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Updated on: Thursday, August 19, 2021, 10:26 PM IST

Gujarat’s anti-‘love jihad’ law gets high court rap; here's all you need to know

Gujarat High Court | Photo: Wikipedia

Gujarat High Court | Photo: Wikipedia

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Ahmedabad: Forty-eight hours after the Gujarat High Court observed that the State’s anti-love jihad law was a like a “sword hanging” over interfaith couples, a division bench of Chief Justice Vikram Nath and Justice Biren Vaishnav on Thursday stayed the operation of vital sections of the Gujarat Freedom of Religion (Amendment) Act, 2021.

Hearing two writ petitions challenging the legislation, the high court had told the Gujarat Government on Tuesday that the Act nowhere read that inter-religion marriages were permissible.

Delivering an interim order on Thursday, Chief Justice Vikram Nath said the purpose of the stay was to spare interfaith couples “unnecessary harassment.”

The bench ordered, “We are of the opinion that pending further hearing, rigors of section 3, 4, 4a to 4c, 5, 6, and 6a shall not operate merely because the marriage is solemnised by a person of one religion with another religion without force, allurement or fraudulent means and such marriages cannot be termed as marriage for the purpose of unlawful conversion."

The straight implication of the stay order is that no FIR could be registered under this law merely on the basis of an interfaith marriage.

The stay order, significantly, comes exactly two weeks after the 25-year-old woman from Vadodara in Gujarat’s first alleged love jihad case moved the high court seeking to quash her FIR against her husband, in-laws and the priest, insisting that she was not forced to convert. And this petition follows a month after her affidavit in a Sessions Court seeking to withdraw her complaint claimed that she was pressurized to file the FIR. (Free Press Journal was the first to report this).

Her husband, who had first allegedly met her with a Christian name on social media and they married in 2019 with Islamic rituals, was arrested after her complaint on June 15 – just three days after the Gujarat Government notified the law.

The August 5 quashing petition by the woman flies in the face of the Gujarat Advocate-General Kamal Trivedi’s arguments in the high court that interfaith marriage couldn’t be a tool of forceful conversion.

When he sought to know from the high court on Thursday what if a marriage resulted in forceful conversion, the Chief Justice said, “There has to be a basic element of force or allurement or fraud. Without that you will not (proceed), that's all we have said in the order.”

The high court order, although interim, has come as a huge setback for the ruling BJP not only in Gujarat but could also have implications on similar anti-love jihad laws passed by the Uttar Pradesh and Madhya Pradesh Governments ruling by the saffron party.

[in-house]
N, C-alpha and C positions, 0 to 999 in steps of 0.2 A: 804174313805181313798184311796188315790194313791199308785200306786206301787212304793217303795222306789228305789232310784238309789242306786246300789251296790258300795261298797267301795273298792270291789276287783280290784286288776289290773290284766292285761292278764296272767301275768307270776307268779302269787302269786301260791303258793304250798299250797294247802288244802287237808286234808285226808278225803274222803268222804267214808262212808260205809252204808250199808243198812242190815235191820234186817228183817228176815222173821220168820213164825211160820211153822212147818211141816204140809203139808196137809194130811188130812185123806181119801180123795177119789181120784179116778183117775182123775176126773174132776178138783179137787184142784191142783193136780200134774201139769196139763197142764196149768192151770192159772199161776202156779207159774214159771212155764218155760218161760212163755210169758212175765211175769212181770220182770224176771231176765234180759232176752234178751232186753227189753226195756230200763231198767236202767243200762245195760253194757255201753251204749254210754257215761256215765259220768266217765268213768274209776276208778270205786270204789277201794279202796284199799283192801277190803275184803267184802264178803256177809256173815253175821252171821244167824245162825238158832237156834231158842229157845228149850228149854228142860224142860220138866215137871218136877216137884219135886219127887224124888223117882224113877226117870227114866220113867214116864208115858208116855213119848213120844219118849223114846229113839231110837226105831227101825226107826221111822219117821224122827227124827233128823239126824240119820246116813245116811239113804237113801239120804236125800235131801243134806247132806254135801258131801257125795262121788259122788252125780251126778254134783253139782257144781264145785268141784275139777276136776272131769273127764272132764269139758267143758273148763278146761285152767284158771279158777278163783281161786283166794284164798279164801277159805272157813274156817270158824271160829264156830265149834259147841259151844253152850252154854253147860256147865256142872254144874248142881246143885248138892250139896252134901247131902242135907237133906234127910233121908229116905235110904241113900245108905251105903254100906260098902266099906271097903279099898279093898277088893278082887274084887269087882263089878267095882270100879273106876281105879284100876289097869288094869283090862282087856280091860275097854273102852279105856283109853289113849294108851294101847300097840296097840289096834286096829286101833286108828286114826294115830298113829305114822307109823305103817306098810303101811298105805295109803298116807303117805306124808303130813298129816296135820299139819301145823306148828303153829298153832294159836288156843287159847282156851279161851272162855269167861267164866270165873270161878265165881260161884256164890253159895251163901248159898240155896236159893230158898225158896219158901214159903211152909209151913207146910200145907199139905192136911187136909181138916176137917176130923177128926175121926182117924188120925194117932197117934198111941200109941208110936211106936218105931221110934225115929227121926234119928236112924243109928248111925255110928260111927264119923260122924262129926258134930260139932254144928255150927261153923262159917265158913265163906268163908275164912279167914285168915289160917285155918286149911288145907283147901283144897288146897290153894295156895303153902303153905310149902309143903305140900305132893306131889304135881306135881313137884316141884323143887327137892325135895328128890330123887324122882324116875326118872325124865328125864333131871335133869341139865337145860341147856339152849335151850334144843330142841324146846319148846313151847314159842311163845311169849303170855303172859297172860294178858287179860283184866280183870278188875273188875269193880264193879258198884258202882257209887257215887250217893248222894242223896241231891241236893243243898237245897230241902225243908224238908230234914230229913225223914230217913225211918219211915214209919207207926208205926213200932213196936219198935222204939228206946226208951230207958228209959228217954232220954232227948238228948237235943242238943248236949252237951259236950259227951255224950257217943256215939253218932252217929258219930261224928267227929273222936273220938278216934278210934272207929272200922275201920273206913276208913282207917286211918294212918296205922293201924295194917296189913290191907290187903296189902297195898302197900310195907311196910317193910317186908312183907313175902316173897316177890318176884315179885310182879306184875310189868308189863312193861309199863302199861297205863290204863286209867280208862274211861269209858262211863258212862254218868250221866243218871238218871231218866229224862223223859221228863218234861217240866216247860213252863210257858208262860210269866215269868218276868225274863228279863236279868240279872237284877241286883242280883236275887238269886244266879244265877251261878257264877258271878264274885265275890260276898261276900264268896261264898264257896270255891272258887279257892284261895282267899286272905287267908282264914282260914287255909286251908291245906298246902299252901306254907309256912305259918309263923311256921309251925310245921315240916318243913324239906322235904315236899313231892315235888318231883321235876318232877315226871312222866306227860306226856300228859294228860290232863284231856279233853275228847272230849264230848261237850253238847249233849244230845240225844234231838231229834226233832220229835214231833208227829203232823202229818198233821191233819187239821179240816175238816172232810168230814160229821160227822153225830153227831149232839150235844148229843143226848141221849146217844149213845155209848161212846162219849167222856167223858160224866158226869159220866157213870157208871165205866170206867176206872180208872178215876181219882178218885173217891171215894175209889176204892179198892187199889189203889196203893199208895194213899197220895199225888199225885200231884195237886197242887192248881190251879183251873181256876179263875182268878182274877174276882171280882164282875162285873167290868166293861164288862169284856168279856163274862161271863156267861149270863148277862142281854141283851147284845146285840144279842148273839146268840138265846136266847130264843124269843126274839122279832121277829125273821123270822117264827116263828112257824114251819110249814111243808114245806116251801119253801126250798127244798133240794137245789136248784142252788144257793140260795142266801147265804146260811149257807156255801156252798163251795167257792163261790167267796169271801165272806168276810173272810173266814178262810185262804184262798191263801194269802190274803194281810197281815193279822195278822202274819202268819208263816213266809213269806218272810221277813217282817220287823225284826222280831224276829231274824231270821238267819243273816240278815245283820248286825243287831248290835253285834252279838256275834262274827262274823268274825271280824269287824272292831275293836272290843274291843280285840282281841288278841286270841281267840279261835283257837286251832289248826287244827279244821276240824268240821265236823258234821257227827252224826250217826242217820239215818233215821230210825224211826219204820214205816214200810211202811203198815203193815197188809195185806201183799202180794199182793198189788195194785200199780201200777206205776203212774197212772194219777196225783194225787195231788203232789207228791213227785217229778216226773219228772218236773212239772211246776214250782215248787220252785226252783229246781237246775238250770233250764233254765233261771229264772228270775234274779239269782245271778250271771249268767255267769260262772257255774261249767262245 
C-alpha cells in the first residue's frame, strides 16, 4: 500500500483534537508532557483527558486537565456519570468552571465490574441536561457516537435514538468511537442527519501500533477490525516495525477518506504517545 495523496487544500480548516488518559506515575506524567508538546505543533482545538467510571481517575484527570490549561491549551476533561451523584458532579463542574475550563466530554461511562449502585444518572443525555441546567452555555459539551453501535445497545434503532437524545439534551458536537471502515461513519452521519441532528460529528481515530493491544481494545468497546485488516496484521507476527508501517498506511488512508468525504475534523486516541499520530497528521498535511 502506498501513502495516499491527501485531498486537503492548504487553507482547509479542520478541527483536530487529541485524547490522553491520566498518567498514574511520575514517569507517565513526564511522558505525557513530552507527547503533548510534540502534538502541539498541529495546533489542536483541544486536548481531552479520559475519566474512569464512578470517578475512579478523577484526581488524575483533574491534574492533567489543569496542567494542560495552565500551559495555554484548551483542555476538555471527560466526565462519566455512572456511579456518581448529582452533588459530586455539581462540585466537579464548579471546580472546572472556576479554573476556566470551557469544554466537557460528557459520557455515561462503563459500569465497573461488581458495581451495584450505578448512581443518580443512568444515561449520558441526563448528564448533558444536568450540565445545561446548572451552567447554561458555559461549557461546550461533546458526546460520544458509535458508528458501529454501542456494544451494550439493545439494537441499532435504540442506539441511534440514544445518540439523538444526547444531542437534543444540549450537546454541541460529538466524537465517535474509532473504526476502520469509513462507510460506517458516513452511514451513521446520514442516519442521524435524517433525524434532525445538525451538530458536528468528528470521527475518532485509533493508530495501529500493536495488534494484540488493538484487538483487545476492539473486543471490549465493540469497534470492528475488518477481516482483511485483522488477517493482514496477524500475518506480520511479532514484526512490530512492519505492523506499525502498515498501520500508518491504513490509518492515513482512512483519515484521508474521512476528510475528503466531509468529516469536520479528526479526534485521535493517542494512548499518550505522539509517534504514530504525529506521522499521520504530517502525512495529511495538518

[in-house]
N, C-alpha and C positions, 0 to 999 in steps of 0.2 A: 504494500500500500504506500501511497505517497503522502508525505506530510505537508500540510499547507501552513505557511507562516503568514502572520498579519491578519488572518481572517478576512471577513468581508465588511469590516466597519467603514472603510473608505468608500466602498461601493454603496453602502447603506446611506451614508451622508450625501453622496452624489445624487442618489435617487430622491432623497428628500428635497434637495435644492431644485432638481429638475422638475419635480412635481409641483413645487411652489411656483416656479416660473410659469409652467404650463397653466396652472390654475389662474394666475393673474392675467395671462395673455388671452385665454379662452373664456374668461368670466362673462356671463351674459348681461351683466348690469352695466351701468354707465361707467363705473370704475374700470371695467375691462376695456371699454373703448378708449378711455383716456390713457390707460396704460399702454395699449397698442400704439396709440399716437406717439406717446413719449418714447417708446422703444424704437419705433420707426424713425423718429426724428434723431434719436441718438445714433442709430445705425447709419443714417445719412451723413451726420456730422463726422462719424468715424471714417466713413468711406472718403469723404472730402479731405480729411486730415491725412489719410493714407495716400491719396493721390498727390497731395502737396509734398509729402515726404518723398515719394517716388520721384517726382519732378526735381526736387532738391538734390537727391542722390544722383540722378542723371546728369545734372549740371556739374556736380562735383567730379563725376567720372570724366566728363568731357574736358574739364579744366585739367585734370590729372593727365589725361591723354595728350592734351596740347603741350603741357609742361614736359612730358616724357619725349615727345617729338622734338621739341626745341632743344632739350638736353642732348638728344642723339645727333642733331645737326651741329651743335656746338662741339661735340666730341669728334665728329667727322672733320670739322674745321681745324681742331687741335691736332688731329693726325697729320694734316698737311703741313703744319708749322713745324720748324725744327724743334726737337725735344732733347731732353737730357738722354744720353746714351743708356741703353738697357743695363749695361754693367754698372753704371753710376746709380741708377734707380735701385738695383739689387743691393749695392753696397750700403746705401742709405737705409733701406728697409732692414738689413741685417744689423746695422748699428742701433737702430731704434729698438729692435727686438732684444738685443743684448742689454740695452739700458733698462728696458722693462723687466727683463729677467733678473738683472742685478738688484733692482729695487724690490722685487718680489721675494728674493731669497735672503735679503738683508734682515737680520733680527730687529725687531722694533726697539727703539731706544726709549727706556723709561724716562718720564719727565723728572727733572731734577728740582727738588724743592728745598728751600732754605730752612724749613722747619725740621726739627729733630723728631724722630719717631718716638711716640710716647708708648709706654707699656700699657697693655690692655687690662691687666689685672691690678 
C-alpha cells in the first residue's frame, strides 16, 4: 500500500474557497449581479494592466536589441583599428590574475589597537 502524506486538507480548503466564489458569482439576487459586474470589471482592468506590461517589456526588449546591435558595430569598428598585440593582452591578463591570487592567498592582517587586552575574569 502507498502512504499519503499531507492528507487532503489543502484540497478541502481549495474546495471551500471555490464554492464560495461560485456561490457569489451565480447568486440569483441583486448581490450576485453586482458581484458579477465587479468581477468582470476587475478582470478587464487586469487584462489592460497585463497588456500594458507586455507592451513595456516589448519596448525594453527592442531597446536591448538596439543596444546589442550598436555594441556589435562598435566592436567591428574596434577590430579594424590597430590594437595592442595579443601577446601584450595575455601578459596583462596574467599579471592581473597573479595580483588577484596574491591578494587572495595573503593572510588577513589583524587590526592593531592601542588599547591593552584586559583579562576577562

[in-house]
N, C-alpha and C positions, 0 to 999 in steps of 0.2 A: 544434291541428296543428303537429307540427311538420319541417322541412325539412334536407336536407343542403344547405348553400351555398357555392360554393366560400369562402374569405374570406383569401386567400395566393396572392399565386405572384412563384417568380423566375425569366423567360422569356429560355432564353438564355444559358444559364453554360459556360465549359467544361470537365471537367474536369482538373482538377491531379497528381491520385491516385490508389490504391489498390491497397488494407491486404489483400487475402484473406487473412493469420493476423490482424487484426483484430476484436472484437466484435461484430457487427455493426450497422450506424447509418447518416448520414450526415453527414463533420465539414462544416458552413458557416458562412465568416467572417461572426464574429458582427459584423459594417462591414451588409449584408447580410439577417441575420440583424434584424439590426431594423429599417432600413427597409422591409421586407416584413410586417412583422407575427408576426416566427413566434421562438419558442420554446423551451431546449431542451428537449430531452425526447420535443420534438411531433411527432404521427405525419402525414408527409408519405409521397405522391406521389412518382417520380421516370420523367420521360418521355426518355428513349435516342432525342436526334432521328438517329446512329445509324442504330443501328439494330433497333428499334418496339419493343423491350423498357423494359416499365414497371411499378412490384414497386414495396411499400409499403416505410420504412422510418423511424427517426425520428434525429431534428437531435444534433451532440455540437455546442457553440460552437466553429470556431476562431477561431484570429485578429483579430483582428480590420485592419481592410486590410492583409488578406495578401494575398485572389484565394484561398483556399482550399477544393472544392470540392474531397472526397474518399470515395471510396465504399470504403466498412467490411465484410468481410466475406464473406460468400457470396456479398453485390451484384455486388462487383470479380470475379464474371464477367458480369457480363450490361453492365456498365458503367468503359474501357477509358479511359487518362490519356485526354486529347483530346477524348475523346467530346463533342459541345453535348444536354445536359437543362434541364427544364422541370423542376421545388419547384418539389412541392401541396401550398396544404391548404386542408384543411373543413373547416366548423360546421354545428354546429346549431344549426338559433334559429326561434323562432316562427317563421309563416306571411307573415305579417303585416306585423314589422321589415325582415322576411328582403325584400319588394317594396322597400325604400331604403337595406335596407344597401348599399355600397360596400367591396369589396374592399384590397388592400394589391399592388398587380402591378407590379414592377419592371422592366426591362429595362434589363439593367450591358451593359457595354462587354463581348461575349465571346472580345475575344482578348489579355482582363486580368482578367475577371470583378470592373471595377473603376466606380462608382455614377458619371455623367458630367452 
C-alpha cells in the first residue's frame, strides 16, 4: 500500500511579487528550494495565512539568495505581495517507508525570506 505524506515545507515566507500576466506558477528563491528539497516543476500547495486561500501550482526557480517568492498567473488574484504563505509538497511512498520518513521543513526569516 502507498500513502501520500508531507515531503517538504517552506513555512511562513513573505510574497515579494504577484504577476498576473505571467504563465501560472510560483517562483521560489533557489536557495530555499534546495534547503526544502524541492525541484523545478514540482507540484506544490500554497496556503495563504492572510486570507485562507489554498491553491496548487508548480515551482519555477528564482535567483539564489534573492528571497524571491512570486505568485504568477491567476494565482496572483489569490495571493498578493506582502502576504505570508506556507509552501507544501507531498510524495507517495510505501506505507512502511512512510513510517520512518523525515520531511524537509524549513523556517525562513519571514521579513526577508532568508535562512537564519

Asked to react on the court order, Gujarat Deputy Chief Minister Nitin Patel told mediapersons that, “When such rulings are passed, our legal department and other technical sections look into it. Once we receive this interim order and after our legal experts examine it, the government will decide on the future course of action.”

Mujaheed Nafis of Gujarat Minority Coordination Committee, who is a petitioner along with the Gujarat chapter of the Jamiat Ulema-e-Hind, told this reporter, “Our premise is that this law is unconstitutional from its very inception since it infringes upon the liberty of the citizens to choose their religion and marry according to their choices.”

What do the key sections the implementation of which has been stayed say:

· Section 3 (which defines forcible conversion): “No person shall convert or attempt to convert any person from one religion to another by use of force, or by allurement or by any fraudulent means or by marriage or by getting a person married or by aiding a person to get married, nor shall any person abet such conversion”.

· Section 4 says people found guilty of violating the provisions of Section 3 will face up to three years of imprisonment and a fine of Rs 50,000. If the victim is a minor, a woman or from SC or ST community, then the jail term will be four years with a fine of Rs one lakh.

· Section 4A (deals with "marriage by unlawful conversion" part of Section 3): “Conversion by marriage or by getting a person married or by aiding a person to get married is concerned, shall be punished with imprisonment not less than three years, but may extend up to five years along with a fine of Rs 2 lakh".

· Section 4B states any marriage for the purpose of unlawful conversion "shall be declared void by family court". And Section 4C includes institutions or organisations found involved in unlawful conversions.

· Section 5 mandates religious priests to seek permission from a district magistrate for conversion. And the one who got converted also needs to "send an intimation" to the DM in a prescribed form.

· Section 6 wants that a prior sanction of the DM or a sub-divisional magistrate is necessary to start prosecution against the accused and Section 6A says the burden of proof is on the accused "who has caused the conversion".

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Published on: Thursday, August 19, 2021, 10:26 PM IST
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